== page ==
There’s something fitting about the final run of BoJack Horseman dropping on the same sad day a country that for so long has faced outwards begins to look inwards – and dare we say downwards, at its own shrivelled willy – once again. We talk, of course about Brexit. Very rarely has the phrase ‘why the long face?’ seemed more poignant. You see, as well as talking about Brexit, we talk about horses. This is where we are now. In 2020, the thing that makes the most sense in a world that has long since stopped making any sense, is an animated talking horse. BoJack Horseman – the most consistently and intelligently poignant animated series of its generation – was a show that always seemed to be getting smarter, even as the world grew more stupid.
When it debuted on Netflix in 2014, Raphael Bob-Waksberg’s tragicomedy about a washed-up actor-trying-to-be-better (who also happens to be a horse) was immediately so much more than that. It was a show about depression, redemption, miscarriage, trauma, alcoholism, sexism, dementia and any other facet which falls within the gamut of the human experience. It took us a while to really get it; comedies, we had been conditioned to understand, shouldn’t leave us feeling like we’d been punched hard in the belly. But when we did get them, those who have loved the 77 episodes of this remarkable series truly cherished each episode and even used some of them as a guide to this clusterfuck called life.
This final run of episodes is as consistently funny as the show has ever been but it’s also perhaps its most bleak. Not for any particular reason. Thankfully, the cast have already endured the worst you’ll see them endure. It’s more that the show remains true to why it has resonated with so many right to the very end. There’s no grand, cinematic Hollywoo(d) ending. No grand revelation or lightning bolt epiphany (though a ‘ghosts of BoJack past’-esque scene in which BoJack faces a room of his worst memories does inch dangerously close). Nobody gets a medal. Really, for all his stunted growth, BoJack should die for all the bad things he has done. That’s what happens in telly; bad people die at the end. Spoiler alert: not here. And not in life either.
If you’re not already a fan, we can understand why you might be wondering why on earth you should bother watching. It isn’t hard to find misery these days, either outside your window or at the click of a keyboard button. There are, after all, 10 seasons of Friends waiting to be re-binged. We might try and convince you to get into BoJack’s final stand by telling you there’s a really funny joke in one of the last episodes about how the ‘Hokey Cokey’ is actually amongst the most profound songs ever written, with Aaron Paul’s Todd Chavez trying to convince Will Arnett’s BoJack that “you turn yourself around” is among life’s greatest lessons. BoJack scoffs and sneers that the song’s creators rhymed ‘about’ with ‘about’, to which Todd angrily retorts, “Isn’t the point of art less what people put into it, more what they get out of it?”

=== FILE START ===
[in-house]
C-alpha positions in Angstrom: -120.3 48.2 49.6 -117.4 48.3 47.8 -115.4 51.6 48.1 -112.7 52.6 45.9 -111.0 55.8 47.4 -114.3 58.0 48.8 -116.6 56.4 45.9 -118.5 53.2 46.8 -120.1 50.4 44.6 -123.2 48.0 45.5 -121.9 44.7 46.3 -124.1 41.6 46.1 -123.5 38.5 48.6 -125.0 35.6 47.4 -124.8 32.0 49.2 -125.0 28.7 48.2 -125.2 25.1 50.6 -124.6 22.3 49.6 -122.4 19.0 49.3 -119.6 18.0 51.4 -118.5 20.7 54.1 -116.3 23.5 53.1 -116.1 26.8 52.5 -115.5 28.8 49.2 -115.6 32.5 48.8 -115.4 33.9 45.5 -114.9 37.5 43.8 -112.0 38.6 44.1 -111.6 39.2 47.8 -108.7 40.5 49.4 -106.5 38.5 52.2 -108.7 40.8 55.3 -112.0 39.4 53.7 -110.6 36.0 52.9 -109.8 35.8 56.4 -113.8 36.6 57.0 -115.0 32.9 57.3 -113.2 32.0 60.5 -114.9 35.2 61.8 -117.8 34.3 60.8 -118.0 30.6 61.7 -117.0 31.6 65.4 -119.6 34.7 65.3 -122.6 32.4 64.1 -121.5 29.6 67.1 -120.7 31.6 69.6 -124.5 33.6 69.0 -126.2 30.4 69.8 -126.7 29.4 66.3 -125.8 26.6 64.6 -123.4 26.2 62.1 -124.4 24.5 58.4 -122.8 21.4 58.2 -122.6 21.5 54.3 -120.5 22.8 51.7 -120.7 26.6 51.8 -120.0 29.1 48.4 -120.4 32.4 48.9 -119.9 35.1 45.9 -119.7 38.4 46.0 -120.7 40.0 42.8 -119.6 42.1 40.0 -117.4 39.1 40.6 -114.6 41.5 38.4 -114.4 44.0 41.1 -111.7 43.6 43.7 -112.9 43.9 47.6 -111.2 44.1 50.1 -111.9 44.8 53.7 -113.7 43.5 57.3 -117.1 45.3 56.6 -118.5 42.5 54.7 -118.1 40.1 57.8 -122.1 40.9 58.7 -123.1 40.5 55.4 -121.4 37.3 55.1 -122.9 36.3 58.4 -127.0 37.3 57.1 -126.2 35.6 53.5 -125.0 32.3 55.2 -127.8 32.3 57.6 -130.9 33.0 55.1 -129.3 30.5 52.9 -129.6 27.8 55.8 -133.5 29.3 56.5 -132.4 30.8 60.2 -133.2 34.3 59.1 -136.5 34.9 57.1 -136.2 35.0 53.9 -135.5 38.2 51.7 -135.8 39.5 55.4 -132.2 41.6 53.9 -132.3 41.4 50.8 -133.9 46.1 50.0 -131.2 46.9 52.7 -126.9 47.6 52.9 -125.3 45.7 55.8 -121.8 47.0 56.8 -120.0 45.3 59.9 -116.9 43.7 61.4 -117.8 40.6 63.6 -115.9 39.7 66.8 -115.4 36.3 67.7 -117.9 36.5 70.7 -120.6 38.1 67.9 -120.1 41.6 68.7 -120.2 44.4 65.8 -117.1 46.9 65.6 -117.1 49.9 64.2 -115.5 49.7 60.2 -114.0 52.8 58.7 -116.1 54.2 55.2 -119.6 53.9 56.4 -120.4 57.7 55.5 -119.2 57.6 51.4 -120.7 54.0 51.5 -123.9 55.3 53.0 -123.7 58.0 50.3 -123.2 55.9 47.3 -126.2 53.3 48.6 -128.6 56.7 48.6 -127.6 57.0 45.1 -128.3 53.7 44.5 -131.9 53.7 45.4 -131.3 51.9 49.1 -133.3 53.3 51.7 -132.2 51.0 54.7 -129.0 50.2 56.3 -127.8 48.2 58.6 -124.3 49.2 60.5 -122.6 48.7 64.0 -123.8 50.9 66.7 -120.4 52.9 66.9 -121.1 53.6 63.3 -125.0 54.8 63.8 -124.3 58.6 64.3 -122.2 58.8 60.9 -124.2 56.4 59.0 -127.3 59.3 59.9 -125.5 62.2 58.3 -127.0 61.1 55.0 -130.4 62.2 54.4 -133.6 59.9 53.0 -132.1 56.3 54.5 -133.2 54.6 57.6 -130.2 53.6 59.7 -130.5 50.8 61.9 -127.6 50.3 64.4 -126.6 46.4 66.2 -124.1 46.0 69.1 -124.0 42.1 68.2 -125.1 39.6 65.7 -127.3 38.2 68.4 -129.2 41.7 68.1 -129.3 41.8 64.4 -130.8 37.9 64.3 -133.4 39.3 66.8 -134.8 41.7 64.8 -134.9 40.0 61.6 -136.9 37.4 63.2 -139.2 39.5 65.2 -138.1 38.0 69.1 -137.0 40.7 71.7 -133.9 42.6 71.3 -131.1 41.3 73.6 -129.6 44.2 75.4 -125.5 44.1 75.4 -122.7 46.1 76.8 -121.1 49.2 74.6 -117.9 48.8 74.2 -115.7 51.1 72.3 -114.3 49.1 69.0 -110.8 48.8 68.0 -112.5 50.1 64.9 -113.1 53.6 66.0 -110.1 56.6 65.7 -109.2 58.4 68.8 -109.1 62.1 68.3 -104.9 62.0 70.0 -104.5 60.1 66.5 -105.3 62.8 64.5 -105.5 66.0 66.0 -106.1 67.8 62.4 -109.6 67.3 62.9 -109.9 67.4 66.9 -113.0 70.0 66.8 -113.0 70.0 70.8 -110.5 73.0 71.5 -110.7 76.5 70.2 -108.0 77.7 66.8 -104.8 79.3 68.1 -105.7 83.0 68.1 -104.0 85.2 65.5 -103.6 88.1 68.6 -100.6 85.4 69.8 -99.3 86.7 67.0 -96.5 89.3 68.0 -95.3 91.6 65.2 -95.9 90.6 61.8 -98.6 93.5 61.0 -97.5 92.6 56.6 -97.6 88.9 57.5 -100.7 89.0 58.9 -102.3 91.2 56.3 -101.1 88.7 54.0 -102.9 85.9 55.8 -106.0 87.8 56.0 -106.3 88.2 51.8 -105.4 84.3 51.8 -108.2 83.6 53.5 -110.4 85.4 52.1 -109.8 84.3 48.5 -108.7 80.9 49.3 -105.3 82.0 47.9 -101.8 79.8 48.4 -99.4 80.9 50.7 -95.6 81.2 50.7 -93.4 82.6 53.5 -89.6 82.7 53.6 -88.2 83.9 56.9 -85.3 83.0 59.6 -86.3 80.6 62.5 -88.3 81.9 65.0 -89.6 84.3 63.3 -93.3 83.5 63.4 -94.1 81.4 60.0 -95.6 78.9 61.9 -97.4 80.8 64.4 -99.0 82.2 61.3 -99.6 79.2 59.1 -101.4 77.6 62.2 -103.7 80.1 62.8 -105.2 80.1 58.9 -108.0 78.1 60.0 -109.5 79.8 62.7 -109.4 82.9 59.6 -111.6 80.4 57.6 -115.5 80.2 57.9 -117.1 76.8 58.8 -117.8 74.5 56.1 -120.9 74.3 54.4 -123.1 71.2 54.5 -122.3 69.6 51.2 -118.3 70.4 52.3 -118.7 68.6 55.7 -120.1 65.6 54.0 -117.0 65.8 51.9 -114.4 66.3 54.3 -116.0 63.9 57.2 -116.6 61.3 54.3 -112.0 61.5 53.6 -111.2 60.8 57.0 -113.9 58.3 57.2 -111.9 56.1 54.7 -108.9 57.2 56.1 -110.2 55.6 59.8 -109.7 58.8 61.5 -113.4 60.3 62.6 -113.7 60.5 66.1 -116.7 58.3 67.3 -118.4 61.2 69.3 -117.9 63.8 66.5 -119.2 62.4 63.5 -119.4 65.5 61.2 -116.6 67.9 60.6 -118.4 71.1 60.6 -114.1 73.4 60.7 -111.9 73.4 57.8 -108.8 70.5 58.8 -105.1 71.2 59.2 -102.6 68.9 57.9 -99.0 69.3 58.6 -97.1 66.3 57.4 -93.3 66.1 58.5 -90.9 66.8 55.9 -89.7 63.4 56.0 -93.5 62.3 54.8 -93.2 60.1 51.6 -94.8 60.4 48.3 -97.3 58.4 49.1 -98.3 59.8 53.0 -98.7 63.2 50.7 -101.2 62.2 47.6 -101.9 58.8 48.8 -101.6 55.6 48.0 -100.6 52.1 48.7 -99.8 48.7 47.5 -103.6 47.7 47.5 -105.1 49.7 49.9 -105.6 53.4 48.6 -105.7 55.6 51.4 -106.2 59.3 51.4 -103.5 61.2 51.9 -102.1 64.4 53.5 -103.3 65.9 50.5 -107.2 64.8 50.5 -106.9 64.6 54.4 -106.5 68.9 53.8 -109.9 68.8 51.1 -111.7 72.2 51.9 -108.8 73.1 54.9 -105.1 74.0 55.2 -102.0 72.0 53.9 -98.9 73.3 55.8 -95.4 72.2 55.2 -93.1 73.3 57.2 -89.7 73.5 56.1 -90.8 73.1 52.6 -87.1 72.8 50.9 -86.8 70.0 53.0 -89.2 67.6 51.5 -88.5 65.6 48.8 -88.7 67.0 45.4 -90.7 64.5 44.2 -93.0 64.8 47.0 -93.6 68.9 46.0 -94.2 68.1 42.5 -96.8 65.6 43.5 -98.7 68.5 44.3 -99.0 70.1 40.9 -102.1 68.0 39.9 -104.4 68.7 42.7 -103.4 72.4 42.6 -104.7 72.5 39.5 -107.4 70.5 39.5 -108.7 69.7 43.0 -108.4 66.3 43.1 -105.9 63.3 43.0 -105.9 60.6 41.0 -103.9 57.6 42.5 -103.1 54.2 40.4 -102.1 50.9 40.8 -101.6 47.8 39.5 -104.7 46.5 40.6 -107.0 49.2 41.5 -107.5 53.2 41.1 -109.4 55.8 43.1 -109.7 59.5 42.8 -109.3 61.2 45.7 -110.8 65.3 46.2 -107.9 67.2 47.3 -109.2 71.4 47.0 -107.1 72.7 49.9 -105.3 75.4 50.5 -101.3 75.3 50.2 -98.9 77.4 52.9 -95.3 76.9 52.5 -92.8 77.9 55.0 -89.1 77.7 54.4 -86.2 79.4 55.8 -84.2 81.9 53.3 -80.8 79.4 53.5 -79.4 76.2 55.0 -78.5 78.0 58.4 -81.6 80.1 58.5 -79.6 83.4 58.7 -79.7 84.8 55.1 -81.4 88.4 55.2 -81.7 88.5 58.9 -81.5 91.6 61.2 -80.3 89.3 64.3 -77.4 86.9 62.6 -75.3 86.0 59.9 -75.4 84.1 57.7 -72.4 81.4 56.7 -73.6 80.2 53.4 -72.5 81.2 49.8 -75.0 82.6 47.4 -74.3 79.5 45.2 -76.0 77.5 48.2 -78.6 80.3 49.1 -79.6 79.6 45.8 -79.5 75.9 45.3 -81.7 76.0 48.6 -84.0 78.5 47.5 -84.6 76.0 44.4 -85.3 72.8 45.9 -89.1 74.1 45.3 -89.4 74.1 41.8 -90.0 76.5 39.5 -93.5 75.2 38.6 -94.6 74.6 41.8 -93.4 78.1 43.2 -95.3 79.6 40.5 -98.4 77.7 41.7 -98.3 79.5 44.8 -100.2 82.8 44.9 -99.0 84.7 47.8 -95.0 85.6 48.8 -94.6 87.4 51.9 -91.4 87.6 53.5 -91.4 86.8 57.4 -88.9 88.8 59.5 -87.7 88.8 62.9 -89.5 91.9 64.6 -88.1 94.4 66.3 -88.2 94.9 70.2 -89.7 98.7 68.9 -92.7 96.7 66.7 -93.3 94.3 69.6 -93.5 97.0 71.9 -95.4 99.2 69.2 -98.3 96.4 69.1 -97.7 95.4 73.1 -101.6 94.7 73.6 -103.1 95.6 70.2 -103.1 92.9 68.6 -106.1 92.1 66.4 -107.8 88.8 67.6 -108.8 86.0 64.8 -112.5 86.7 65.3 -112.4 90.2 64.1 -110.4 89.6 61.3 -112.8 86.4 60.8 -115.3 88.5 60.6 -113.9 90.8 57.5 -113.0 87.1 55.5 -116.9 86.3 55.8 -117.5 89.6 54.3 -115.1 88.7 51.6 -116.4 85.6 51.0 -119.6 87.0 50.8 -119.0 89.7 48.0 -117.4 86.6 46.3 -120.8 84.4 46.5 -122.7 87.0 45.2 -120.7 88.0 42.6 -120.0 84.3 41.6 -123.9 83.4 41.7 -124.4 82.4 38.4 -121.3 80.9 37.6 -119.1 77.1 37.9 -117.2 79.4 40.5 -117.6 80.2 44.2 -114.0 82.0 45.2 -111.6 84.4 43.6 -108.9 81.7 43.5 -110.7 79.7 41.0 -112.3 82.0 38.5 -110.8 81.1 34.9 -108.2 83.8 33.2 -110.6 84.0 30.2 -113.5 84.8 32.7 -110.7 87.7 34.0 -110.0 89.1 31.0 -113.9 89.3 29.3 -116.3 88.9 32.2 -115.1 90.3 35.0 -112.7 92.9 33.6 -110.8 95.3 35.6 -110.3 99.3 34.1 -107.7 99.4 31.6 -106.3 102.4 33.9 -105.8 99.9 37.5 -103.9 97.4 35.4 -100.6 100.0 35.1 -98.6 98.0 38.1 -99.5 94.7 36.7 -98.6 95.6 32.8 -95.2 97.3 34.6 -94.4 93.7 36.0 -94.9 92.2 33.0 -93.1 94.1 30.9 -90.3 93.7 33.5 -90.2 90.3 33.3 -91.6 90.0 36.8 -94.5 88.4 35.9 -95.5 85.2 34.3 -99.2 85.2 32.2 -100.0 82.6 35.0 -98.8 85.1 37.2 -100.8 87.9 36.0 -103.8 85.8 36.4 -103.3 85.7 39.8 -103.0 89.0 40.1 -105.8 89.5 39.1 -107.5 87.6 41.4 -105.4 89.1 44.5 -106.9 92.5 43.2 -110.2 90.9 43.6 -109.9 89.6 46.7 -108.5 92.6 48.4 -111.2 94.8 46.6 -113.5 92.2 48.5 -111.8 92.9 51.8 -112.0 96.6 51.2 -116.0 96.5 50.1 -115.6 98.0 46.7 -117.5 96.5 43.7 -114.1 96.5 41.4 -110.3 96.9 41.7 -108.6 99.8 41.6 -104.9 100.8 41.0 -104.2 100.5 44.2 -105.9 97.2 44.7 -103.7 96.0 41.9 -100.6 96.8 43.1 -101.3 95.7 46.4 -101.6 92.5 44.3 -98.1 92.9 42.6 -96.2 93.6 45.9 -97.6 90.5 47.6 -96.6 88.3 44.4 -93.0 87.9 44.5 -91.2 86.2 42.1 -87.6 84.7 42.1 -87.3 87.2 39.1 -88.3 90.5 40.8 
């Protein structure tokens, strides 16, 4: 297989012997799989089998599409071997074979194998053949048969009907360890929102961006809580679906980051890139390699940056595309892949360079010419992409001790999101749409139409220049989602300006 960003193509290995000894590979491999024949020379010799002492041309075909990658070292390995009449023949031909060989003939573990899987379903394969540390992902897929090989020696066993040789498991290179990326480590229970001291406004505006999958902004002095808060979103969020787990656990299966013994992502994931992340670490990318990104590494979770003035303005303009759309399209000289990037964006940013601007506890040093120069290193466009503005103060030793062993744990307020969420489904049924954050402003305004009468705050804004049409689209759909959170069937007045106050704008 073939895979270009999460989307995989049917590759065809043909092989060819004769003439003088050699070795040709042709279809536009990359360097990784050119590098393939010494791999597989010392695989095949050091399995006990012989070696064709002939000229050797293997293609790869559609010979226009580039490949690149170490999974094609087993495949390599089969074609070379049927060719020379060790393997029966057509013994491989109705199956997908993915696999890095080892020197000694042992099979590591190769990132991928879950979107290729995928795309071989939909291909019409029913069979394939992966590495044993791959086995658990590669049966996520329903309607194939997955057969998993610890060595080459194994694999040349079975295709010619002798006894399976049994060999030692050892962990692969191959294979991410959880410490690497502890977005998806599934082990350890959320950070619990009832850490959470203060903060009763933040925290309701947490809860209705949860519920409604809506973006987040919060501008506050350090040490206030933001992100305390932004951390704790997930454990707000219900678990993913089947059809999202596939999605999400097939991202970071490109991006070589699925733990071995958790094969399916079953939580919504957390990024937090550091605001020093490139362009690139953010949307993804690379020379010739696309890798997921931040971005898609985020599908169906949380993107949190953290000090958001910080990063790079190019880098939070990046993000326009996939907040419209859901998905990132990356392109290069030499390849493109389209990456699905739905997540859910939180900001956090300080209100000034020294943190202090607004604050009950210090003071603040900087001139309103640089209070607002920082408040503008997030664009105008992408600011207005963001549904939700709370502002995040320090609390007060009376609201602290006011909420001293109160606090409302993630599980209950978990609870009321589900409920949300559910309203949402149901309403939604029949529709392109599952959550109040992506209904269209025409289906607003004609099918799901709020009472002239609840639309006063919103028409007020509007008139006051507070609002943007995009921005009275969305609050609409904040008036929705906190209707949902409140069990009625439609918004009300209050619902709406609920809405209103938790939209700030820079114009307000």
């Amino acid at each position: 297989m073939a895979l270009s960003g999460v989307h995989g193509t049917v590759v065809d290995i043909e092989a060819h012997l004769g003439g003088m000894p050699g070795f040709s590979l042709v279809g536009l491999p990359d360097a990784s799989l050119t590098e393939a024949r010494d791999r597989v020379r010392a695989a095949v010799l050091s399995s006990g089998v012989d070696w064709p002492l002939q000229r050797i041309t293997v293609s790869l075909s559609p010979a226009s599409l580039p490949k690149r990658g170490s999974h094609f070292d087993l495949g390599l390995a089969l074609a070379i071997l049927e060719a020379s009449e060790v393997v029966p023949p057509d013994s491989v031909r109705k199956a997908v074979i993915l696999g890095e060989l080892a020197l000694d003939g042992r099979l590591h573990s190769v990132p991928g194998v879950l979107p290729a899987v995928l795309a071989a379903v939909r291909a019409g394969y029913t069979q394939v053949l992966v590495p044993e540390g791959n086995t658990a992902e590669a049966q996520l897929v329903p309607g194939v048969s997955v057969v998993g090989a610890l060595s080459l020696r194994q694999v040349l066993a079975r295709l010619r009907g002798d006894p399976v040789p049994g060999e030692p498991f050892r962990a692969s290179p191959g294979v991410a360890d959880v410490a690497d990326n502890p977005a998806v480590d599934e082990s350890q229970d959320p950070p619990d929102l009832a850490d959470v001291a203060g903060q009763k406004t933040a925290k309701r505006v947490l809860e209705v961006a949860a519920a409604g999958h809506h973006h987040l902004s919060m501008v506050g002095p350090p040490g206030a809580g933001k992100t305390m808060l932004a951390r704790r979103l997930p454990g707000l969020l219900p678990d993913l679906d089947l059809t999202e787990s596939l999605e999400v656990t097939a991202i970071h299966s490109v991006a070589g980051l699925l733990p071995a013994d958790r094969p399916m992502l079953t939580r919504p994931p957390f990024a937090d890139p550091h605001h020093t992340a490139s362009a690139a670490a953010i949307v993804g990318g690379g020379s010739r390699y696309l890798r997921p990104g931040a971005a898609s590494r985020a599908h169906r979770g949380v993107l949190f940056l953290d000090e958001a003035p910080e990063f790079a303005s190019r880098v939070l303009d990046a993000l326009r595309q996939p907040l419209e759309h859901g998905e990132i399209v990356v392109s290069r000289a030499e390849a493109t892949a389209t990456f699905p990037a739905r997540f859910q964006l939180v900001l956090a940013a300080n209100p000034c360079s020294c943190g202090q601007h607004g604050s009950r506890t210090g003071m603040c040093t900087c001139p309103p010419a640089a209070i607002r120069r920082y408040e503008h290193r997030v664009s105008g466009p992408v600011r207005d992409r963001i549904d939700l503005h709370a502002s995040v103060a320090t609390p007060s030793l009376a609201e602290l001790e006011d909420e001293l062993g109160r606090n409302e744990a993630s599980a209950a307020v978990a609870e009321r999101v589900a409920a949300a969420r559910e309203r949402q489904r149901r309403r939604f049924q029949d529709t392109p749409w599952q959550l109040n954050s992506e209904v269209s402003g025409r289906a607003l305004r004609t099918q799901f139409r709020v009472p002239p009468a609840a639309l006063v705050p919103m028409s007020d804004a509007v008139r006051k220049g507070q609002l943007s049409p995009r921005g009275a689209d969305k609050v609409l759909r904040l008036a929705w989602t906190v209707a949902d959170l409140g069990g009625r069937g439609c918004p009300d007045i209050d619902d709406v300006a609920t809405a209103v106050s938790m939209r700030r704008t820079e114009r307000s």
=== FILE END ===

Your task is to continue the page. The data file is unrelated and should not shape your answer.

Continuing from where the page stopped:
Funny, but also very BoJack Horseman, a show that subtly parodies lives every viewer will intimately recognise as in some way akin to their own – ones which aren’t populated by anthropomorphic animals – but that allows its observations to linger, only slightly signposted, a bit like those gooey worm shapes you see refracted in your eyes when looking into light. Evil alien brain worms? Or just cells breaking apart and making new shapes? Everyone will have a different reading. This is, after all, a show that’s never offered simple answers to complex questions, never presumed its fans lives are simple and rarely judged or set a moral code for its universe to stand upon. It’s one of the greatest television shows ever made, as well as – viewed on this bleak day, or in several months’ time – the new benchmark for humanity’s most beloved medium in understanding the human condition. That’s neigh exaggeration. Neigh. You know, like a horse.
‘BoJack Horseman’ is available to stream on Netflix